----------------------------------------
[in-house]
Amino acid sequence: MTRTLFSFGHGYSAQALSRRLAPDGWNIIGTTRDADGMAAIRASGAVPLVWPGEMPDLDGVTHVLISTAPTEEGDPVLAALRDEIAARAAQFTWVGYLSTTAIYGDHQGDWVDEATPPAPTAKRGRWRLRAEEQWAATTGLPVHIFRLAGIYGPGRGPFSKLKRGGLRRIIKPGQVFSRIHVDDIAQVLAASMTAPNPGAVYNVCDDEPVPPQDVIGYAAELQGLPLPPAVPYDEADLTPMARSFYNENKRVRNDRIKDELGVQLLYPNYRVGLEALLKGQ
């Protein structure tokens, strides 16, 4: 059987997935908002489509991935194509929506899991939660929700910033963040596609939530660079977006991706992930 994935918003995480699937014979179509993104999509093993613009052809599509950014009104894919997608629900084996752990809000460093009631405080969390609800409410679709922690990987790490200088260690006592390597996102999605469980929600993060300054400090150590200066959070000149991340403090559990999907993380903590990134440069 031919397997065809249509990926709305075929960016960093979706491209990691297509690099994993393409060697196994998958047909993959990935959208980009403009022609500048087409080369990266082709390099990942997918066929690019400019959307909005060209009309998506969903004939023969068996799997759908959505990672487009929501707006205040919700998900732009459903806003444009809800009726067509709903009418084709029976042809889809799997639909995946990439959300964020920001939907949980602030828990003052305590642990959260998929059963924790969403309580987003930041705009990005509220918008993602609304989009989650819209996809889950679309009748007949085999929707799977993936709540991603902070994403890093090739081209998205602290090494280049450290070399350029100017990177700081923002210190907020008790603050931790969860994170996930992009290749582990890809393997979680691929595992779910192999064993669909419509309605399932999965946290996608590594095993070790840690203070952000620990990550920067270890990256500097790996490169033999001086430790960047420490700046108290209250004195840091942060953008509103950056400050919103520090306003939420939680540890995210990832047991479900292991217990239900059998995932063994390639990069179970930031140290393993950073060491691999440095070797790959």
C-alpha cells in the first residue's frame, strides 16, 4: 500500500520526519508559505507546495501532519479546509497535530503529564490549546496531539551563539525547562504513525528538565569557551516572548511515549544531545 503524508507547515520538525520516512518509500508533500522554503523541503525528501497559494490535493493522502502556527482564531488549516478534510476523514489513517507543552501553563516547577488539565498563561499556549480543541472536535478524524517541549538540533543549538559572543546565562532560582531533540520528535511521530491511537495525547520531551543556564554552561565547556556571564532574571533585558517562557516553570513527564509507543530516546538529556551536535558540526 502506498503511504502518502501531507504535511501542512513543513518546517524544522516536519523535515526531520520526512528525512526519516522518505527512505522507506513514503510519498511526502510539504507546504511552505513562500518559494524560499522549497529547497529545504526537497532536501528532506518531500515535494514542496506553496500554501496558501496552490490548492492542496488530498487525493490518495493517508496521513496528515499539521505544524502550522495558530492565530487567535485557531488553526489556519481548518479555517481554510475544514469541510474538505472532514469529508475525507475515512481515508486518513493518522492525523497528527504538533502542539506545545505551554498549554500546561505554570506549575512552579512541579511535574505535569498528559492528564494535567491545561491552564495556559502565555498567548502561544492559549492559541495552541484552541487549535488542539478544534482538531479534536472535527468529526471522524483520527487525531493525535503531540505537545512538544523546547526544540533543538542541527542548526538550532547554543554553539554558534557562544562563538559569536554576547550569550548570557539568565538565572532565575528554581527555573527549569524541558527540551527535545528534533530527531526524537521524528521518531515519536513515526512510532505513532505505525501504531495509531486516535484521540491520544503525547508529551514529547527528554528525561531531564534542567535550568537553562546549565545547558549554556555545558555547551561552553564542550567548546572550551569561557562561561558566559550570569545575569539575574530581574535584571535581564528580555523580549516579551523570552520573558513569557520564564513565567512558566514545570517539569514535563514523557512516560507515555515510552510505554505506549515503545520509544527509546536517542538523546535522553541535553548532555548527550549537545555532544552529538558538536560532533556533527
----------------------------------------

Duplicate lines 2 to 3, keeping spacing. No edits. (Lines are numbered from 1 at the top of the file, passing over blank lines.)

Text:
Amino acid sequence: MTRTLFSFGHGYSAQALSRRLAPDGWNIIGTTRDADGMAAIRASGAVPLVWPGEMPDLDGVTHVLISTAPTEEGDPVLAALRDEIAARAAQFTWVGYLSTTAIYGDHQGDWVDEATPPAPTAKRGRWRLRAEEQWAATTGLPVHIFRLAGIYGPGRGPFSKLKRGGLRRIIKPGQVFSRIHVDDIAQVLAASMTAPNPGAVYNVCDDEPVPPQDVIGYAAELQGLPLPPAVPYDEADLTPMARSFYNENKRVRNDRIKDELGVQLLYPNYRVGLEALLKGQ
């Protein structure tokens, strides 16, 4: 059987997935908002489509991935194509929506899991939660929700910033963040596609939530660079977006991706992930 994935918003995480699937014979179509993104999509093993613009052809599509950014009104894919997608629900084996752990809000460093009631405080969390609800409410679709922690990987790490200088260690006592390597996102999605469980929600993060300054400090150590200066959070000149991340403090559990999907993380903590990134440069 031919397997065809249509990926709305075929960016960093979706491209990691297509690099994993393409060697196994998958047909993959990935959208980009403009022609500048087409080369990266082709390099990942997918066929690019400019959307909005060209009309998506969903004939023969068996799997759908959505990672487009929501707006205040919700998900732009459903806003444009809800009726067509709903009418084709029976042809889809799997639909995946990439959300964020920001939907949980602030828990003052305590642990959260998929059963924790969403309580987003930041705009990005509220918008993602609304989009989650819209996809889950679309009748007949085999929707799977993936709540991603902070994403890093090739081209998205602290090494280049450290070399350029100017990177700081923002210190907020008790603050931790969860994170996930992009290749582990890809393997979680691929595992779910192999064993669909419509309605399932999965946290996608590594095993070790840690203070952000620990990550920067270890990256500097790996490169033999001086430790960047420490700046108290209250004195840091942060953008509103950056400050919103520090306003939420939680540890995210990832047991479900292991217990239900059998995932063994390639990069179970930031140290393993950073060491691999440095070797790959």